Kofi Annan, the first black African to lead the United Nations, has died at age 80. He served as Secretary-General at a time when worries about the Cold War were replaced by threats of global terrorism, and his efforts to combat those threats and secure a more peaceful world brought him the Nobel Peace Prize.
Annan, who was born in Ghana in 1938, served as the seventh UN Secretary-General, from 1997 to 2006, and was the first to rise from within the ranks of the United Nations staff.
He had also been a member, since 2007, of The Elders, a humanitarian group of a dozen leaders and activists of worldwide stature formed by Nelson Mandela. In 2013, Annan became its chairman.
The Kofi Annan Foundation confirmed his death with “immense sadness” in a statement posted on Twitter.
Annan passed away peacefully Saturday morning after a short illness, with his wife Nane and their three children by his side during his final days, the statement said.
The foundation paid tribute to Annan as a “global statesman and a deeply committed internationalist who fought throughout his life for a fairer, more peaceful world.”
“During his distinguished career and leadership of the United Nations, he was an ardent champion of peace, sustainable development, human rights and the rule of law.”
Annan was awarded the Nobel Peace Prize jointly with the United Nations in 2001 “for their work for a better organized and more peaceful world.”
Despite his many achievements, Annan’s record was not unblemished. He was head of the United Nations’ peacekeeping operations in 1994, when some 800,000 people were killed in the Rwanda genocide, and in 1995 when thousands of Muslim men and boys were massacred in Srebrenica.
Annan would later say that he should have done more to prevent what unfolded in Rwanda, and that events there and in Srebrenica had reshaped his global thinking.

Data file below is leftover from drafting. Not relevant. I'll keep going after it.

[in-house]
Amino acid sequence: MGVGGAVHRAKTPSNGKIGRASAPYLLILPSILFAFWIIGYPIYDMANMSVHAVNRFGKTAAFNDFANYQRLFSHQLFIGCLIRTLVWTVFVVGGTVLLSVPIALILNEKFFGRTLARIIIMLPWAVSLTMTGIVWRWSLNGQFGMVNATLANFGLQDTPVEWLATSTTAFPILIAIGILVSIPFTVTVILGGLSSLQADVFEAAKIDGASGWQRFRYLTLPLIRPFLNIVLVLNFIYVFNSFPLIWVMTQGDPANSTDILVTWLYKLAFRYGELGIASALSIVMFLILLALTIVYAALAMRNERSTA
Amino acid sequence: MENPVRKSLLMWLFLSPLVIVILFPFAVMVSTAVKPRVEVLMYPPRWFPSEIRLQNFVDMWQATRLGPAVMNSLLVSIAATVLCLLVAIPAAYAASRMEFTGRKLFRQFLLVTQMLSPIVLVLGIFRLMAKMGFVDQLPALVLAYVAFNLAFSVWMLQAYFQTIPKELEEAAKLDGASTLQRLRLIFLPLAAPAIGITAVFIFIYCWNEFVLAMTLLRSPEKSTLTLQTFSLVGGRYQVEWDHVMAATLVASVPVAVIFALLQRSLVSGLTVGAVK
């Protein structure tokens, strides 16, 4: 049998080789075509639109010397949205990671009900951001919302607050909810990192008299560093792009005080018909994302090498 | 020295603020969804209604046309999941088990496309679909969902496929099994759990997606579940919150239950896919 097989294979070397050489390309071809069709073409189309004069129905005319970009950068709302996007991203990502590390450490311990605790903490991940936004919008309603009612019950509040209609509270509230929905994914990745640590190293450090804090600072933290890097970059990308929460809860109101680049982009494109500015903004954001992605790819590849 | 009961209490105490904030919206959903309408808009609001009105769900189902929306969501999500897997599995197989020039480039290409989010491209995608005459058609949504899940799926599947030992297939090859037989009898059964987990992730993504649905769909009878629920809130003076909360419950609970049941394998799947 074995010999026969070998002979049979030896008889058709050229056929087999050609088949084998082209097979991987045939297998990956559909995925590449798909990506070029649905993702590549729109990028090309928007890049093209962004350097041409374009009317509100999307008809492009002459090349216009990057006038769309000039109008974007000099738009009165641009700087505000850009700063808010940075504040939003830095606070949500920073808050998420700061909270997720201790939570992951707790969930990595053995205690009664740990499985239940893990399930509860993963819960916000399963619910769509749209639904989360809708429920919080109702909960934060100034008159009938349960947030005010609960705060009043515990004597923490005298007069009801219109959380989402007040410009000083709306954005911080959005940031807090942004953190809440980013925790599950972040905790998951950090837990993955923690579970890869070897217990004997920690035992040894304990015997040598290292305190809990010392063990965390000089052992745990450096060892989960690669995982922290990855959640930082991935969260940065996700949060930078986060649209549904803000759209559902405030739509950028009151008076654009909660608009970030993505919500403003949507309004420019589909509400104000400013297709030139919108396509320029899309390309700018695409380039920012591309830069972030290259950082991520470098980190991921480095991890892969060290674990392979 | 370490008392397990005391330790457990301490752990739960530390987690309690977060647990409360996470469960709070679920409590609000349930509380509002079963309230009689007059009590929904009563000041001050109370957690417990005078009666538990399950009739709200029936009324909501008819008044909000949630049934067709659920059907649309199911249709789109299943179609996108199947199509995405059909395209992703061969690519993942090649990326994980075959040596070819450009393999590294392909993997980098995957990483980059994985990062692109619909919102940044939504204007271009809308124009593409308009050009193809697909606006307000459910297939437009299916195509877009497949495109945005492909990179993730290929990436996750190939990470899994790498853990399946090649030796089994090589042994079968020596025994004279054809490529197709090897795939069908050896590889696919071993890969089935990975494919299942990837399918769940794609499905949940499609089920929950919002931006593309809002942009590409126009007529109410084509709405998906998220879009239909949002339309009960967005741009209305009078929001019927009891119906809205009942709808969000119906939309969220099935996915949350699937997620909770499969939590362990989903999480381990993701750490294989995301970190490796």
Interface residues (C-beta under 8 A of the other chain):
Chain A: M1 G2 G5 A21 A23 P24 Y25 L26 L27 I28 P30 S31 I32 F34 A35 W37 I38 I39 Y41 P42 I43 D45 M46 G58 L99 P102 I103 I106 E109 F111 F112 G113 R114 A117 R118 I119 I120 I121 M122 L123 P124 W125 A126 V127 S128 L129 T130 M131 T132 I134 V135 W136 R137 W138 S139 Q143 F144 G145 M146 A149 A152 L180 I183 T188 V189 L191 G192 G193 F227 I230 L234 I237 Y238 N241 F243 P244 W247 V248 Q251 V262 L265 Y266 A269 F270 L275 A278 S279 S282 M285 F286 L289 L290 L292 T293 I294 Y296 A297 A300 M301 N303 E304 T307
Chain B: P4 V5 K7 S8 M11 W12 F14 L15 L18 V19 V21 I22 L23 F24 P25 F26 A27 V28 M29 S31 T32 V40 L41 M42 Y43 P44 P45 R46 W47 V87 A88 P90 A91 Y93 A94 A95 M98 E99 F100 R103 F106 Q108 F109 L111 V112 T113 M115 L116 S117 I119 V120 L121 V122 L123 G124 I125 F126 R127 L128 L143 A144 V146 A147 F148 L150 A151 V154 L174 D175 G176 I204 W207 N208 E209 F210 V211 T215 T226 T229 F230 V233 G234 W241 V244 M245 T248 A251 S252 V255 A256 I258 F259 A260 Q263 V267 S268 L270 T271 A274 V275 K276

Annan was descended from tribal chiefs on both sides of his family. After studying in Ghana and at Macalester College in St. Paul, in the US state of Minnesota, he joined the United Nations in 1962 as a low-ranking officer with the World Health Organization in Geneva.
He thought he would stay only a few years but ended up spending almost his entire working life with the organization.
While leading the UN’s peacekeeping operations, Annan was involved in decisions that were potentially career-ending but which he managed to survive.
In 1994, the UN Security Council and others including Annan were accused by the UN field commander in Rwanda of ignoring his warnings, which resulted in the world’s reluctance to send troops in and the estimated 800,000 deaths.
Speaking in 2004, Annan said: “I believed at the that time that I was doing my best, but I realized after the genocide that there was more that I could have and should have done.”
The next year, another moment came with the thousands of Muslims who were massacred in Srebrenica as Bosnian Serbs overran a UN “safe zone.”
The Secretary-General at the time, Boutros Boutros Ghali, took the heat for UN failings in two of the darkest episodes of its history. Subsequent UN reports about the body’s handling of the massacres were critical of Annan’s leadership.
Champion of human rights
On taking the helm as Secretary-General in 1997, Annan became a high-profile figure who championed human rights and urged the United Nations to protect civilians if their own governments turned on them.
His first term was highly-rated but his second term, which coincided with the US invasion of Iraq, was not as smooth.
Annan would later call the assault illegal. “I think the worst moment of course was the Iraq war, which as an organization we couldn’t stop — and I really did everything I can to try to see if we can stop it,” he said, speaking in 2006.